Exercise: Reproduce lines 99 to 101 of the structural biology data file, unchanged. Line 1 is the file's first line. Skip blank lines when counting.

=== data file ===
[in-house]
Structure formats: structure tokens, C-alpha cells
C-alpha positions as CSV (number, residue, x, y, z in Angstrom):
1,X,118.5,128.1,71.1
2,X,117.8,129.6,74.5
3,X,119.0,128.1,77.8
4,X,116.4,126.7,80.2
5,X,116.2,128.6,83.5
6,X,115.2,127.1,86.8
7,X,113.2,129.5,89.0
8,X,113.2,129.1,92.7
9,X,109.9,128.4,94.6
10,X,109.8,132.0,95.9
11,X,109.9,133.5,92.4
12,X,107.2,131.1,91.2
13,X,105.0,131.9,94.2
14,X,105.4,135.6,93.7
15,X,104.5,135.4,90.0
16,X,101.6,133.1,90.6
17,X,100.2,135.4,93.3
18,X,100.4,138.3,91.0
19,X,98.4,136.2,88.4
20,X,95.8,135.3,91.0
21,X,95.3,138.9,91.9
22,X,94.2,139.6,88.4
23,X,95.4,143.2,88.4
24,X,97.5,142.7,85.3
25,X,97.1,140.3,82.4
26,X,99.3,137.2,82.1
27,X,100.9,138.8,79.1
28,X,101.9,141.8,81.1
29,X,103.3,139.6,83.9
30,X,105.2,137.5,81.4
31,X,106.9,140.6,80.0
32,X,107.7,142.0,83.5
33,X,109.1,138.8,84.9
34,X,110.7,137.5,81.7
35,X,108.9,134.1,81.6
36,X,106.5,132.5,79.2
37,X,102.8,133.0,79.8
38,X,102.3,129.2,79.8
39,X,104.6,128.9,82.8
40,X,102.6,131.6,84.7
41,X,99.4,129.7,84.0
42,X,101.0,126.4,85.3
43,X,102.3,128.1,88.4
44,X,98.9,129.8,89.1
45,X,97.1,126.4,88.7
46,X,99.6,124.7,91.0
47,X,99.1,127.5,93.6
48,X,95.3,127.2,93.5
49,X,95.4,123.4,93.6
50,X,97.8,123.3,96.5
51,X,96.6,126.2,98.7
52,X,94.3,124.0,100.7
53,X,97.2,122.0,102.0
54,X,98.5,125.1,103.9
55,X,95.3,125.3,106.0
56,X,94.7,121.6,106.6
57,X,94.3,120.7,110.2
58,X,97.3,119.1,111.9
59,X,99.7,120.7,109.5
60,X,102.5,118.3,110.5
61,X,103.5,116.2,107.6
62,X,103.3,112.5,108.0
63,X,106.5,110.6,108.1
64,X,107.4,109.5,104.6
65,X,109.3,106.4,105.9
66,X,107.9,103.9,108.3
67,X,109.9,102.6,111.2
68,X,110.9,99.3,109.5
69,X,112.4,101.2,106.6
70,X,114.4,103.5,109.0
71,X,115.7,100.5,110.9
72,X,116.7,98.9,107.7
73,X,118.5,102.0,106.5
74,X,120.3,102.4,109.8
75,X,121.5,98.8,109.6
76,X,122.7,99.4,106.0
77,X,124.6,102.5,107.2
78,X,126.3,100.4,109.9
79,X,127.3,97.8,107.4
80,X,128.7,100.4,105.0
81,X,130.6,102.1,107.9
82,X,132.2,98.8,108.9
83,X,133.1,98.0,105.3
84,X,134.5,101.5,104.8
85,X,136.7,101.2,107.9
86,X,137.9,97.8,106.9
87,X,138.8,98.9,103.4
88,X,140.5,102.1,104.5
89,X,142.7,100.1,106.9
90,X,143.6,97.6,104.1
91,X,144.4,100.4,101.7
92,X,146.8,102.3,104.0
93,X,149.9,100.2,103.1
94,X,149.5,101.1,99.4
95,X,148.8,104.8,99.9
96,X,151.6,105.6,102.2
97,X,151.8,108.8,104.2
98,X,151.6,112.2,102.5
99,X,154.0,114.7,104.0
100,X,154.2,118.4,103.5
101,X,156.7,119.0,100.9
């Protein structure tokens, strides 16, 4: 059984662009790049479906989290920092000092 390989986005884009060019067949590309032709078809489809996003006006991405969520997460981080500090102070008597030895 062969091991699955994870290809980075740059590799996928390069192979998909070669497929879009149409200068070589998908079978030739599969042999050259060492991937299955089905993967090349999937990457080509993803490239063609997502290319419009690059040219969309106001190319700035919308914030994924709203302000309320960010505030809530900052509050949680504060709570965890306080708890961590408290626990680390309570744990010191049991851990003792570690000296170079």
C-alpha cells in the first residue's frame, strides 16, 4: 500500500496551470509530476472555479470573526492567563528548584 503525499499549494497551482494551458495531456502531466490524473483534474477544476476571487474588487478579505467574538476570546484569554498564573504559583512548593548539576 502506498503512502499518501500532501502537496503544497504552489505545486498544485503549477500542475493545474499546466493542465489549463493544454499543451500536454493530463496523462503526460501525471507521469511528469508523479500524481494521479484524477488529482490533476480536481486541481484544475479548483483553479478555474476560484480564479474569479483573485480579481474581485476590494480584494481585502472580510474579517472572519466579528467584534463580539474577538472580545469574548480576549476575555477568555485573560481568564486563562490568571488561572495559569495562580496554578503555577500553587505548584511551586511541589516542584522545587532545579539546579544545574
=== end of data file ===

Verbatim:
96,X,151.6,105.6,102.2
97,X,151.8,108.8,104.2
98,X,151.6,112.2,102.5